Running Klamp’t apps

Klamp’t comes with a few utility programs that are installed into your Python/Scripts folder.

  • klampt_browser: a program for browsing through and editing resources.
  • klampt_path: a command-line utility for modifying paths.
  • klampt_sim: an imitation of the SimTest program. An entry point to fast prototyping of controllers using the Python API.
  • klampt_thumbnails: a utility program for generating thumbnails of worlds, robots, objects, and resources.


klampt_browser is the most convenient way to browse through many Klamp’t files. It handles any resource type that can be visualized, and multiple items (including folders) can be examined easily using a split-screen visualization.

When you launch the program with no arguments, you will be greeted with a file browser and empty scene:


If you then navigate the file tree to some Klampt items, like worlds, you can select them and they will pop up in the scene. Multiple items can be selected using Ctrl + clicking.


The browser has a “reference world” that you will need to add elements to. By default, it is empty. You can configure the reference world on the command line, such as:

klampt_browser Klampt-examples/data/athlete_plane.xml

Or, you may select the elements you want in your world, like world XML files, robots, rigid objects, and static meshes, and click the “Add to World” button.

Once you have a reference world, selecting resources like Config, Configs, Trajectory, and IKGoal will be displayed in context of the first robot in the reference world. For example, now that the athlete_plane.xml world has been set up as the reference world, selecting the Klampt-examples/data/motions/athlete_flex.path file will show an animation:



klampt_path performs basic editing of Trajectory (.path), Configs (.configs), and MultiPath (.xml) files. You can shift / scale the time, and concatenate multiple paths together.


klampt_sim performs simulation of a world, and can prototype Python controllers specified in the experimental Controller API. The following image shows the output from:

klampt_sim Klampt-examples/data/hubo_plane.xml


klampt_thumbnails generates a folder of thumbnail PNGs given a folder containing Klampt resources. This is most useful when you have programmatically generated many worlds, configurations, or motions.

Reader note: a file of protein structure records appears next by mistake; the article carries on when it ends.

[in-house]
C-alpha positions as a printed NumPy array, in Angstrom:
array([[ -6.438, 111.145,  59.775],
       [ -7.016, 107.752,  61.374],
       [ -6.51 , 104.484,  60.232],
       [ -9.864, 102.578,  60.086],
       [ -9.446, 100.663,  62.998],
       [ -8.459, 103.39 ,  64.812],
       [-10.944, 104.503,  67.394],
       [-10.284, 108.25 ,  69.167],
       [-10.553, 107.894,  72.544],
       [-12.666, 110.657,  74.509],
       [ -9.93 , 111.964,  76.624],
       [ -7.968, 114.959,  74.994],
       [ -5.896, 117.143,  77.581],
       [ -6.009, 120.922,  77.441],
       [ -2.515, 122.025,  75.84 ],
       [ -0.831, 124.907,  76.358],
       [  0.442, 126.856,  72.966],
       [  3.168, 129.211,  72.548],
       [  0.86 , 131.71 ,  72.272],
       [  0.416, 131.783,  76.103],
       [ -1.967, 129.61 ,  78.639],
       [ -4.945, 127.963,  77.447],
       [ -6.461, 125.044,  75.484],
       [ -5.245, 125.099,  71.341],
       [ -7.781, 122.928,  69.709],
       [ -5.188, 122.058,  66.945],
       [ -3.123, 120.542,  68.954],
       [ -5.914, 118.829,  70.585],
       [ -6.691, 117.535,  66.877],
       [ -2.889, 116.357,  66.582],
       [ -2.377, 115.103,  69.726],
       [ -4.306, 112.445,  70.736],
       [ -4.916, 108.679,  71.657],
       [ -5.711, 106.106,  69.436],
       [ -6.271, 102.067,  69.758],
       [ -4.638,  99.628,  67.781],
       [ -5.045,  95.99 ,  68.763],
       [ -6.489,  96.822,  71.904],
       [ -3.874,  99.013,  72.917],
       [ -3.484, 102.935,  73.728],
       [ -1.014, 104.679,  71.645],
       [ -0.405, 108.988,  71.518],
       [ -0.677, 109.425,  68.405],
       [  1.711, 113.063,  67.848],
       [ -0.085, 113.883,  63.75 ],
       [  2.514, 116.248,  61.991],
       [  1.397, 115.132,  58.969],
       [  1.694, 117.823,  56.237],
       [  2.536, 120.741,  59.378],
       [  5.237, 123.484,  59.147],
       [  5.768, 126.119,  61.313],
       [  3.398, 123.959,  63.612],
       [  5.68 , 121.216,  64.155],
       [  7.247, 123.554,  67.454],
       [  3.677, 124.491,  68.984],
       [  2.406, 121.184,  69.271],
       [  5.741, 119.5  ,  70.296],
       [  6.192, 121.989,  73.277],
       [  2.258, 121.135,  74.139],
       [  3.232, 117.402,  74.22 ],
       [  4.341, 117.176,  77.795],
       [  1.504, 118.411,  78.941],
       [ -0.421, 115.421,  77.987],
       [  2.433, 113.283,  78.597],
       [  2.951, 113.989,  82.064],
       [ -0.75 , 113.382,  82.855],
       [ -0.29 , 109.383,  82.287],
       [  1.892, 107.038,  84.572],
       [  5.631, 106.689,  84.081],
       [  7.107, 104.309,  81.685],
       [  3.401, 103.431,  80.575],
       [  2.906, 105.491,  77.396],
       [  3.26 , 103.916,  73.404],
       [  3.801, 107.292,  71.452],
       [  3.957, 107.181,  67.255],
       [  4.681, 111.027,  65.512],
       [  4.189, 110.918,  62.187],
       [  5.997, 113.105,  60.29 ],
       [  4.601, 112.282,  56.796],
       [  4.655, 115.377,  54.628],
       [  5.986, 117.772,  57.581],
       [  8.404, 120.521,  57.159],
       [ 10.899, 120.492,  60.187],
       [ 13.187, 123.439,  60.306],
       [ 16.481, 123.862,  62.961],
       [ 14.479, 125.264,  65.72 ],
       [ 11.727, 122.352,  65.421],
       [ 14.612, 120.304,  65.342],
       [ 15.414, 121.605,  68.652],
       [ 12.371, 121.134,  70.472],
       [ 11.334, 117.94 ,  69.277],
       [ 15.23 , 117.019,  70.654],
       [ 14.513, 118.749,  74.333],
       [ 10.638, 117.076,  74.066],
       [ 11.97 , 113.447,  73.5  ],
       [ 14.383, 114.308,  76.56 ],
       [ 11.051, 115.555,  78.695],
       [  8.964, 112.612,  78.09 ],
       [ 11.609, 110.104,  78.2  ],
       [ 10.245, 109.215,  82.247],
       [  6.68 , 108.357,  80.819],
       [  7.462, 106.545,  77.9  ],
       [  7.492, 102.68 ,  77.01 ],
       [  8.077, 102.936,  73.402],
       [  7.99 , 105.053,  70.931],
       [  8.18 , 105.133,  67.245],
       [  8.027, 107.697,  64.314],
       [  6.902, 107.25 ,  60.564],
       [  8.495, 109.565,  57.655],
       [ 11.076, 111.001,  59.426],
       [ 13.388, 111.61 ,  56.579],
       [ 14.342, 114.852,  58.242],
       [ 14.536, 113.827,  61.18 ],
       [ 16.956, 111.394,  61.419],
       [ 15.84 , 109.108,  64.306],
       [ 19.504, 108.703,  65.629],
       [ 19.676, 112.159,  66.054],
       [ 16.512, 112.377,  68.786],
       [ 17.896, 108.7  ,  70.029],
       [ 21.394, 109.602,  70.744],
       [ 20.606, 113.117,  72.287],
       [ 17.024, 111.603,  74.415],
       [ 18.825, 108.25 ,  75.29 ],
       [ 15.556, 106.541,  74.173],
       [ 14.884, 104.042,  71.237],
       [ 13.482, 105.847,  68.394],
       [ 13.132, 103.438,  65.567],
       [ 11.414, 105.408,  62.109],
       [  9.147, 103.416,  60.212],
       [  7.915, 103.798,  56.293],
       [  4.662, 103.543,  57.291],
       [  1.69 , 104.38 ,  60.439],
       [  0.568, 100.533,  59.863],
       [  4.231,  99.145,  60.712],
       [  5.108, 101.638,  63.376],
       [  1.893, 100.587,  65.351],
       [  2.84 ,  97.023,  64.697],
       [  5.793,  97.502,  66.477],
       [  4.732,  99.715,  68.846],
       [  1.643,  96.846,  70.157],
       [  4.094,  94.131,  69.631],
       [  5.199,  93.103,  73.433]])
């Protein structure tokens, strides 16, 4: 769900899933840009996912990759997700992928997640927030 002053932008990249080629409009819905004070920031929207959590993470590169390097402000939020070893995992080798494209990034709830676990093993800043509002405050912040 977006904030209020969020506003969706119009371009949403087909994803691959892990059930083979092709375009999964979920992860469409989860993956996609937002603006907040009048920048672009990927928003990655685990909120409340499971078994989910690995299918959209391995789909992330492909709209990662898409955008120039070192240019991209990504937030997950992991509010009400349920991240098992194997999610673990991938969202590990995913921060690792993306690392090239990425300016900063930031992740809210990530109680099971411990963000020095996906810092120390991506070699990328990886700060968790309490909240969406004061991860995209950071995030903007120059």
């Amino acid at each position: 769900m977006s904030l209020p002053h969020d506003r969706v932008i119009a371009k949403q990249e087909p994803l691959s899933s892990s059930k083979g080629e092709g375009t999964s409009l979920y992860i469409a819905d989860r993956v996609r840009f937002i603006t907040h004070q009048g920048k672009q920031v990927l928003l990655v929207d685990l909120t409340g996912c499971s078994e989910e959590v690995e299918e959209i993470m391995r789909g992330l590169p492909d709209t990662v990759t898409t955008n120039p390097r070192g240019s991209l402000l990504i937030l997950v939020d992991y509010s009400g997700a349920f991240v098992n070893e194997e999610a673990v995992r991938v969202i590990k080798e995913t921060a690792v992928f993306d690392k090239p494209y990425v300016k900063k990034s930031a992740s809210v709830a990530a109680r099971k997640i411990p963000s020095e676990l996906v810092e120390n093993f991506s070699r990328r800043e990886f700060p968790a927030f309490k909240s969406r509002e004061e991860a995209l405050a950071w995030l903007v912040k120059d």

Example files

The Klampt-examples Github project is a companion to the main Klampt project, and you are highly recommended to download this to get started.

World files for different robots and problem setups are available in the Klampt-examples/data subdirectory:

  • hubo\*.xml: the KAIST Hubo humanoid.
  • puma\*.xml: the Puma 760 industrial robot.
  • tx90\*.xml: the Staubli TX90L industrial robot.
  • baxter\*.xml: the Rethink Robotics Baxter robot.

Other test robots, objects, and environments are available in the Klampt-examples/data/{robots,objects,terrains} subdirectories. Some files of interest may include:

  • athlete.rob: the NASA ATHLETE hexapod (incomplete, missing wheel geometry).
  • atlas.rob: the Boston Dynamics ATLAS robot.
  • cartpole.rob: a cart-pole balancing control problem.
  • footed_2d_biped.rob: a simple 2D biped mimicking a human’s forward motion.
  • footed_2d_monoped.rob: a simple 2D monoped.
  • hrp2.rob: the AIST HRP-2 humanoid
  • pr2.rob: the Willow Garage PR2 robot (requires KrisLibrary to be built with Assimp support)
  • robonaut2.rob: the NASA Robonaut2 humanoid torso.
  • robotiQ_3finger.rob: the RobotiQ 3-finger Adaptive Gripper.
  • simple_2d_biped.rob: a simple 2D biped mimicking a human’s lateral motion.
  • swingup.rob: a simple pendulum swingup control problem.
  • plane.env: a flat plane environment
  • block.obj: a 40cm block
  • block_small.obj: an 8cm block

Utilities and Demos

The Klampt-examples/Python/utils and Klampt-examples/Python/demos folders contain a few example utilities and programs that can be built upon to start getting a flavor of programming Klamp’t applications in Python.


  • a simple visualization of a simulation using a visualization plugin.
  • a plugin with widgets for visual editing, and demonstrating custom GUI menu actions.
  • drive a simulated robot around using the keyboard. The first 10 joints can be driven via a positive velocity with the top row of keys 1,2,…,0 and a negative velocity with the second row of keys q,w,…,p.
  • tests the path_to_trajectory() function with various options.
  • performs tests of the motion planning module, with various options.
  • demonstrates various functions of the module.
  • modeling and simulating the RobotiQ 3-finger Adaptive Gripper. This code emulates the underactuated transmission mechanism of each finger.
  • performs a simulation of the RobotiQ gripper closing and opening on an object.
  • demonstrates how to use a simulated camera sensor.
  • simulates the Sphero 2.0 robot driving around.
  • demonstrates the various types of Trajectory and the execute_trajectory() function.
  • demonstrates several functions of the vis module.

Utility programs:

  • makes a canonical planar robot.
  • converts a linear path from configuration space (# of DOF) to driver space (# of actuators).
  • converts a linear path from driver space (# of actuators) to configuration space (# of DOF).
  • simple script to convert a MultiPath to a timed MultiPath. Parameters at the top of the script govern the speed of the trajectory.
  • converts old-style .tri files to .off files.
  • converts a robot at a given pose to a static mesh file.